Food Workers at the Intersection of Climate Change, COVID-19 & Industrial Agriculture
The presence of the burgeoning hog and poultry industry in the path of major storms brings another layer of complexity to hurricane season in 2020 as well – coronavirus outbreaks tied to processing plants. Across the nation, metropolitan areas have much higher total case numbers, but when looking at per-capita rates in May 2020 for instance, “Of the 25 rural counties with the highest per capita case rates, 20 have a meatpacking plant or prison where the virus took hold and spread with abandon, then leaped into the community when workers took it home.” This is true in North Carolina where eastern counties that are home to the hog and poultry industry have some of the highest per-capita COVID-19 case numbers in the state, like near Smithfield plant in Tar Heel, NC. Meat processing plants across the nation have experienced major outbreaks and workers have brought to the surface complaints that companies’ failures to follow CDC guidance at their processing facility has had a discriminatory impact on the workforce that is predominately Black, Latinx, and Asian – where 87 percent of workers infected by the virus are from communities of color.
Another vulnerable population at the intersection of climate change, COVID-19 and industrial agriculture, are farmworkers. Farmworkers have experienced a lack of COVID-19 protections, living and functioning in close quarters, and now must prepare for and battle the hurricane season ahead.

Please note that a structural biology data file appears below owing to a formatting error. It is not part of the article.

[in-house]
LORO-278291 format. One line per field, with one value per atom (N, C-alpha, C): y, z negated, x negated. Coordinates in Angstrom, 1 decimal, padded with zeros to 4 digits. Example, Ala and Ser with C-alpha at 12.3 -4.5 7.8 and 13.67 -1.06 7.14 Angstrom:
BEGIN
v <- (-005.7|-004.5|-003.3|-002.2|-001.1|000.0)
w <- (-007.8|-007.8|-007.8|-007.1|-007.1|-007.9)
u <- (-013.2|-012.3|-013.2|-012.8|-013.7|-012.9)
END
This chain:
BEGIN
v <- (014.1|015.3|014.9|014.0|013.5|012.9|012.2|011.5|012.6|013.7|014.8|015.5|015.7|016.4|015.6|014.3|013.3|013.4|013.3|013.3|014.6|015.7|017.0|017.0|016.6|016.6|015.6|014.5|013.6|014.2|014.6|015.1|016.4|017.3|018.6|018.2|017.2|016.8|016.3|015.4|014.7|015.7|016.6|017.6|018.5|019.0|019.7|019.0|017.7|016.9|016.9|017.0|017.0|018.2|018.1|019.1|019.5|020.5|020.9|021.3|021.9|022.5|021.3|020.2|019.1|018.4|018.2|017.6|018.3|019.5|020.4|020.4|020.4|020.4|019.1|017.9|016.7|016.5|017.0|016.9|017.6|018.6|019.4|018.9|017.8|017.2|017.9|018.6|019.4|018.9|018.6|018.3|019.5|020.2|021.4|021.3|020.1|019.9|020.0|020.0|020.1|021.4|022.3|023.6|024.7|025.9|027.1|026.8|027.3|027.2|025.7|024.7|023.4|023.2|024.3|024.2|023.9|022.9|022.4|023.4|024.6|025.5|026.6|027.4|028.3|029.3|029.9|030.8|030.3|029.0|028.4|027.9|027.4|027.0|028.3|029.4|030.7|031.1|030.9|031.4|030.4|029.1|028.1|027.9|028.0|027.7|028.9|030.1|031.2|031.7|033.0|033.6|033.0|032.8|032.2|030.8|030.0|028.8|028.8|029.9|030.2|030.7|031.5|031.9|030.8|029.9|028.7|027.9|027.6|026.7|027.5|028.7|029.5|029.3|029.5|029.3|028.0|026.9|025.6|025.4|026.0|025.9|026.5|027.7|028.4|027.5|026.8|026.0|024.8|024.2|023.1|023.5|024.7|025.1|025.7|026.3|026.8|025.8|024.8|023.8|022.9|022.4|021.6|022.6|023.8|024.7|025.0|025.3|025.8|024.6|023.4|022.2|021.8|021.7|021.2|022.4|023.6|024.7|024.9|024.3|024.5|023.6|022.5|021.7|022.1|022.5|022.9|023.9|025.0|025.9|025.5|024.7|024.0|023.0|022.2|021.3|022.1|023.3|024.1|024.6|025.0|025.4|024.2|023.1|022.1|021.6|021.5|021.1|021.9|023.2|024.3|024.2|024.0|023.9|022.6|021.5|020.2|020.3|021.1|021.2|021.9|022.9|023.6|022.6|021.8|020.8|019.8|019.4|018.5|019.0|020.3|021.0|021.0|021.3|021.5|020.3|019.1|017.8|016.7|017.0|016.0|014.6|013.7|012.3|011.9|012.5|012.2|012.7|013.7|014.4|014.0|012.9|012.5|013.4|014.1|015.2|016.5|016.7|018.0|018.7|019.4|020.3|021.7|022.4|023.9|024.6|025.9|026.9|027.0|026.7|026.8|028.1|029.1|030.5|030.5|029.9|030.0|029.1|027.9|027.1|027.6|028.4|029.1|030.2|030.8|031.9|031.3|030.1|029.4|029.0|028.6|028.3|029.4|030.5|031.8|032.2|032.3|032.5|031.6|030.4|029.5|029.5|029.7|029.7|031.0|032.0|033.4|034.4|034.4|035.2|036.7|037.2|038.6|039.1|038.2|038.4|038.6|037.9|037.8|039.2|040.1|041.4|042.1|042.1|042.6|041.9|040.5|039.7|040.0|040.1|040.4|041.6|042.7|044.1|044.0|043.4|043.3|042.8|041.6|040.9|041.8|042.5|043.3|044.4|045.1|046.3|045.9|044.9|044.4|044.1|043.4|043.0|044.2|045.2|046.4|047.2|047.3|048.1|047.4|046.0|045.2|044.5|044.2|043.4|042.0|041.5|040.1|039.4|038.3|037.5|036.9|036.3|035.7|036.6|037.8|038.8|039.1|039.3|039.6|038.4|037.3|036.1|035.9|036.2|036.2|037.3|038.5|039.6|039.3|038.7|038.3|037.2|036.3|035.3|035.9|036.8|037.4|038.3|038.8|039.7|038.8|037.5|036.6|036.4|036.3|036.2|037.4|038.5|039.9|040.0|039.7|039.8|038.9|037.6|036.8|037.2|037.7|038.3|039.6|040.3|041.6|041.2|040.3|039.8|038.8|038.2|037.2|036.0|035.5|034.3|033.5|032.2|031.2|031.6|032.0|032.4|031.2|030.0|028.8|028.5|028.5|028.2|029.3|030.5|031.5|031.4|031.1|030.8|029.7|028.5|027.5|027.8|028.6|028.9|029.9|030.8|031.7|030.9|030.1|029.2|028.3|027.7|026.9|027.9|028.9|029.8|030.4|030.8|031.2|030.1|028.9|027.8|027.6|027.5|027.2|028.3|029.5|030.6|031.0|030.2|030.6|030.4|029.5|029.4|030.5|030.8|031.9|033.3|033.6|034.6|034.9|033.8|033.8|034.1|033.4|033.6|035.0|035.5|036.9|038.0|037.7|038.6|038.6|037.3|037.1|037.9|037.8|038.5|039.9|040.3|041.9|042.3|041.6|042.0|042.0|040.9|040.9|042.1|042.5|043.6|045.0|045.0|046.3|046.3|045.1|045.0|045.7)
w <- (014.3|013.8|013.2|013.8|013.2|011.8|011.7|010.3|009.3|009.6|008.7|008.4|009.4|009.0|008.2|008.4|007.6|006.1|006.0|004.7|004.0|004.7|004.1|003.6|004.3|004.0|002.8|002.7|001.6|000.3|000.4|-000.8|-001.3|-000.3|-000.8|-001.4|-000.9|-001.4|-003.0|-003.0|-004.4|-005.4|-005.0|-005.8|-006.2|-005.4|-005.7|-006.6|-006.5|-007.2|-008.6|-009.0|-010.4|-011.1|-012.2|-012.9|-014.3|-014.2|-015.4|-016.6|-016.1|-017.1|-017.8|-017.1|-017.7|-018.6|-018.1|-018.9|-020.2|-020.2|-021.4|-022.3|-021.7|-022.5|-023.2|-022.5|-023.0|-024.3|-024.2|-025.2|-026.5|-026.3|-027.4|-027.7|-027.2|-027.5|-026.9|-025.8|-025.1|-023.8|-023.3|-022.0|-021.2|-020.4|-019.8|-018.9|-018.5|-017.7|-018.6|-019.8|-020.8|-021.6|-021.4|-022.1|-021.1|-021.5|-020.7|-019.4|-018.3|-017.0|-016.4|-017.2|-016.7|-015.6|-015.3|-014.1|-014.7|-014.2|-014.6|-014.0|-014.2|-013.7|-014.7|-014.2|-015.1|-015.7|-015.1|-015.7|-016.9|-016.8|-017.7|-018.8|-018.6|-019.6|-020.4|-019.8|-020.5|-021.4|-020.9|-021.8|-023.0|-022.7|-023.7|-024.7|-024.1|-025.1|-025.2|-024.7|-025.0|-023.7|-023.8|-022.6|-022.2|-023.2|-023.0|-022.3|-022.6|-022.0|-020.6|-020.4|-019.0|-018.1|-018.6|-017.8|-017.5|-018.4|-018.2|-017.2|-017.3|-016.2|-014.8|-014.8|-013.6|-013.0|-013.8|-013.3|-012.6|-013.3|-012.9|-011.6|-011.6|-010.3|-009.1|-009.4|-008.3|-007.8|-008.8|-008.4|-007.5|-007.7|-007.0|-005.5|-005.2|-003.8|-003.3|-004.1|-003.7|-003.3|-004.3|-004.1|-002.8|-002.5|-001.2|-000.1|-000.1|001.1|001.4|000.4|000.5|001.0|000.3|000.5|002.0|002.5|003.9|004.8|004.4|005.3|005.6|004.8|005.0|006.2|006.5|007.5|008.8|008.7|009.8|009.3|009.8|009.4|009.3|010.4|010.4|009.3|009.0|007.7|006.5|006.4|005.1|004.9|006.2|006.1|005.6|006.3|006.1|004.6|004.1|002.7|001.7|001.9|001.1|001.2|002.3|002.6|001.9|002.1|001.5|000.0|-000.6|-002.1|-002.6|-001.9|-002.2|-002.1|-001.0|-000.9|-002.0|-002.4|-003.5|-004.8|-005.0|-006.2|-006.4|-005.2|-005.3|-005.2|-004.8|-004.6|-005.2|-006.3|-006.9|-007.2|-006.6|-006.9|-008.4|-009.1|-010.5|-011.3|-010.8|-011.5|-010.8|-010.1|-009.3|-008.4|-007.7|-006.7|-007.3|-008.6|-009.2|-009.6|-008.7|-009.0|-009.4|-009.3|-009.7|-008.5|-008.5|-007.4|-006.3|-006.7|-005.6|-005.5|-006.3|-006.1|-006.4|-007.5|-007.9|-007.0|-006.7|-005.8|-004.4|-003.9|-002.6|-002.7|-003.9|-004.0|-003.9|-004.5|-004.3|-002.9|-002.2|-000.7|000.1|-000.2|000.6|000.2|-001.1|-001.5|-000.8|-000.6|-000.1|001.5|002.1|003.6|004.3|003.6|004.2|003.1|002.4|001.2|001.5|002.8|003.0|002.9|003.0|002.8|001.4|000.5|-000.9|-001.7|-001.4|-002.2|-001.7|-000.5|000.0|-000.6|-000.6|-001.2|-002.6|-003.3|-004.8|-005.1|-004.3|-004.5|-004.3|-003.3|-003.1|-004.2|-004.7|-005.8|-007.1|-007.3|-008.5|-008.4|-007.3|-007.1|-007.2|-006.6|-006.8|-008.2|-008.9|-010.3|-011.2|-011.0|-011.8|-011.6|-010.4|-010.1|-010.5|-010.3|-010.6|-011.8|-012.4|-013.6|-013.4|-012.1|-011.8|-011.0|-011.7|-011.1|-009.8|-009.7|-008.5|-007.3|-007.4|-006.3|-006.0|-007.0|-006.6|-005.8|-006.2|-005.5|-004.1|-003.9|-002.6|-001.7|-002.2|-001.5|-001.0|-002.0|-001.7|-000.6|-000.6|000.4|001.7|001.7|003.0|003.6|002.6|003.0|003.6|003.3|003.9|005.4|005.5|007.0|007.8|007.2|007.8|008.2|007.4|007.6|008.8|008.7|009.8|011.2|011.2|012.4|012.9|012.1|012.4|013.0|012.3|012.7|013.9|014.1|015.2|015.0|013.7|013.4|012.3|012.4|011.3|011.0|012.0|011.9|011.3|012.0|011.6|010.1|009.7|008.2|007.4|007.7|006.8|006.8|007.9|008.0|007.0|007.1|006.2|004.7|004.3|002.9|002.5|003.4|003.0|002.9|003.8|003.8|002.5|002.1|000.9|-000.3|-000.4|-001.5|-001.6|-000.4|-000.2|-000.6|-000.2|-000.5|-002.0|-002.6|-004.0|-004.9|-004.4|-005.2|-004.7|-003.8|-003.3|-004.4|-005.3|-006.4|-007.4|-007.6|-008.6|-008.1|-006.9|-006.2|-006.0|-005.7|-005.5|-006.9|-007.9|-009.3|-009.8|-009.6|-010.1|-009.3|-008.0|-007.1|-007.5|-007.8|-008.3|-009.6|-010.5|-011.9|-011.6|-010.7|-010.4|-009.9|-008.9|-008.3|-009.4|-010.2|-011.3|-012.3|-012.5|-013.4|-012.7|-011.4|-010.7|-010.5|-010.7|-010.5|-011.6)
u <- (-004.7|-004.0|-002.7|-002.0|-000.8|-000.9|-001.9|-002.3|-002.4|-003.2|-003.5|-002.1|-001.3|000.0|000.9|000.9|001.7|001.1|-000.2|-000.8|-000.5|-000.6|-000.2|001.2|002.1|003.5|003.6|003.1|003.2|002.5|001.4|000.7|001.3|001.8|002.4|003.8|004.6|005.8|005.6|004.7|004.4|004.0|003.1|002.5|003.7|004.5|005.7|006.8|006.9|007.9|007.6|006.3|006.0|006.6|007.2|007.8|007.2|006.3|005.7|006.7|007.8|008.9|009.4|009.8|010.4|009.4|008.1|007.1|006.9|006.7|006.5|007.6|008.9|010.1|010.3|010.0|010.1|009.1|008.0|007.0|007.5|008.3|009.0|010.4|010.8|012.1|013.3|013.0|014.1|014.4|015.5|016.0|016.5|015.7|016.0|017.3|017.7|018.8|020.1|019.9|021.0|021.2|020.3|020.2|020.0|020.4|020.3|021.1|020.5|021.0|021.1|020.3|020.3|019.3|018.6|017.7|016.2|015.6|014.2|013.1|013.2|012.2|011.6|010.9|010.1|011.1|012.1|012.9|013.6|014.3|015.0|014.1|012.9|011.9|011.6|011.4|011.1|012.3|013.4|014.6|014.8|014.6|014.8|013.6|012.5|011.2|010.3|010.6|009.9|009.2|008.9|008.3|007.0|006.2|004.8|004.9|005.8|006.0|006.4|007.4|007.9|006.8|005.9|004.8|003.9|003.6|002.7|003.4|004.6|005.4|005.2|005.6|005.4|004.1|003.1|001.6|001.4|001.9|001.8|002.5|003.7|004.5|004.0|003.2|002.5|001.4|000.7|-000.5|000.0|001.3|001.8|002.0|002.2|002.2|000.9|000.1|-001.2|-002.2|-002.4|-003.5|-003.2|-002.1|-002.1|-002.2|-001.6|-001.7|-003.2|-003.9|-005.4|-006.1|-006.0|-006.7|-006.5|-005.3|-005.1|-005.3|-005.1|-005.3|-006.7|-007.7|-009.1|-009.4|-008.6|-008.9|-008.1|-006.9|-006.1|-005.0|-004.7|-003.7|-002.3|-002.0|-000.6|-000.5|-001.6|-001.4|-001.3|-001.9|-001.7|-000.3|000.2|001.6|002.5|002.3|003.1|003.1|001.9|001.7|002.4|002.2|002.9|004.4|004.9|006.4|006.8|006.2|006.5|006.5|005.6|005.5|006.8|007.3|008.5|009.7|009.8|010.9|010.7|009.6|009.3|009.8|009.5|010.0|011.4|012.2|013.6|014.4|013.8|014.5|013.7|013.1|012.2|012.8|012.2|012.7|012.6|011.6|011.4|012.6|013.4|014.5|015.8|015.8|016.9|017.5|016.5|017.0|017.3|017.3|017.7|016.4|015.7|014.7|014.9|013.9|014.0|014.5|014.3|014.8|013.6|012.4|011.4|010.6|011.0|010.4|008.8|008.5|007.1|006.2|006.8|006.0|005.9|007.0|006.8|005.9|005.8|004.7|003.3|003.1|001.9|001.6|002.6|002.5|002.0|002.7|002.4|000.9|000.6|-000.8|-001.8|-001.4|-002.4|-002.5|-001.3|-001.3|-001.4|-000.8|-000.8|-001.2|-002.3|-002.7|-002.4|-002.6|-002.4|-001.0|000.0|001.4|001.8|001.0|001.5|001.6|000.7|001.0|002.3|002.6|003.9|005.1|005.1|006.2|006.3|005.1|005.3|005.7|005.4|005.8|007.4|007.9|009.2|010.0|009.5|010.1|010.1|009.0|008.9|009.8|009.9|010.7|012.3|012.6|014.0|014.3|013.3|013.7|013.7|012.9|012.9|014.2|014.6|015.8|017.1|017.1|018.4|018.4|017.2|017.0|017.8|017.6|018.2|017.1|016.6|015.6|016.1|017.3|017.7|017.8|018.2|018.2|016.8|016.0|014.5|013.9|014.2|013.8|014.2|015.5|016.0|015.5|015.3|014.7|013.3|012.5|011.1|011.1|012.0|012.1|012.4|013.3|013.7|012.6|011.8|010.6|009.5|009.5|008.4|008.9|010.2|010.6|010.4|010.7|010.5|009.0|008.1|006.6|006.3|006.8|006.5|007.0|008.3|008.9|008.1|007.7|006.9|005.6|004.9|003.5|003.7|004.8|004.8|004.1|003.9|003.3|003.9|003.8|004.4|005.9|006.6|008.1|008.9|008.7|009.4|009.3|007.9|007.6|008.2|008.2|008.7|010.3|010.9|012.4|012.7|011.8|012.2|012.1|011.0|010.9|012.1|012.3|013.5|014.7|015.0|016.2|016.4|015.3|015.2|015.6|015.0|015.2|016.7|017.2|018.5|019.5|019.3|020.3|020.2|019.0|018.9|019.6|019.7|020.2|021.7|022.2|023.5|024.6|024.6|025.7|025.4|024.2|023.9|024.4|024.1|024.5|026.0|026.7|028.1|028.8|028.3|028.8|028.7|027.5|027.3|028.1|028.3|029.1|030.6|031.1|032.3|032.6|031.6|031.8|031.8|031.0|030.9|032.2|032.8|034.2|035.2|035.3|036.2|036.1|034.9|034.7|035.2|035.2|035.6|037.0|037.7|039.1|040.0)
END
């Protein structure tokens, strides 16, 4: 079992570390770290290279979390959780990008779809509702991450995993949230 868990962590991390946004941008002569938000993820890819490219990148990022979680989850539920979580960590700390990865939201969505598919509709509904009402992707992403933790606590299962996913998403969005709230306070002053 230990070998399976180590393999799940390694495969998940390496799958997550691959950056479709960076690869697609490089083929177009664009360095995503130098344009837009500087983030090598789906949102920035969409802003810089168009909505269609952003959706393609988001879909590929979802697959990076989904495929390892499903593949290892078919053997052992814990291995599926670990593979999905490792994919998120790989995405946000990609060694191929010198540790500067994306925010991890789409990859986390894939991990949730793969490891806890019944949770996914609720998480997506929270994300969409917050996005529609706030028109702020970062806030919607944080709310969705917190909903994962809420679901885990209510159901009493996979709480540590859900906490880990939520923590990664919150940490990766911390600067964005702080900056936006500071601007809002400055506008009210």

Disaster Response in the midst of the “Perfect Storm”
One marked difference coronavirus has made already this year is limiting access to a safe refuge during a storm. As Isaias pushed through impacted counties in NC for example, officials urged citizens to avoid turning to public shelters unless as a last resort, and stay with relatives or pay for hotel rooms instead. For those with no other option, the state committed to conducting symptom screening, but social distancing in shelter facilities would have been a major challenge. In communities that are still trying to recover from Florence in 2018, especially in low-income communities facing financial limitations, many worry that this year families may choose not to heed evacuation notices as they may not have anywhere to go, or may fear contracting coronavirus if they do.
In 2020 so far, South Texas and Hawaii have already been impacted by hurricanes and this week the East Coast has met the challenge of its first hurricane landfall. As future storms take shape, residents and communities impacted will begin to pick up the pieces from Isaias and continue to reckon with the injustice that existed before the storm’s arrival, thrown into sharp relief by the intersection of climate change, environmental injustice in industrial agriculture, and the COVID-19 pandemic.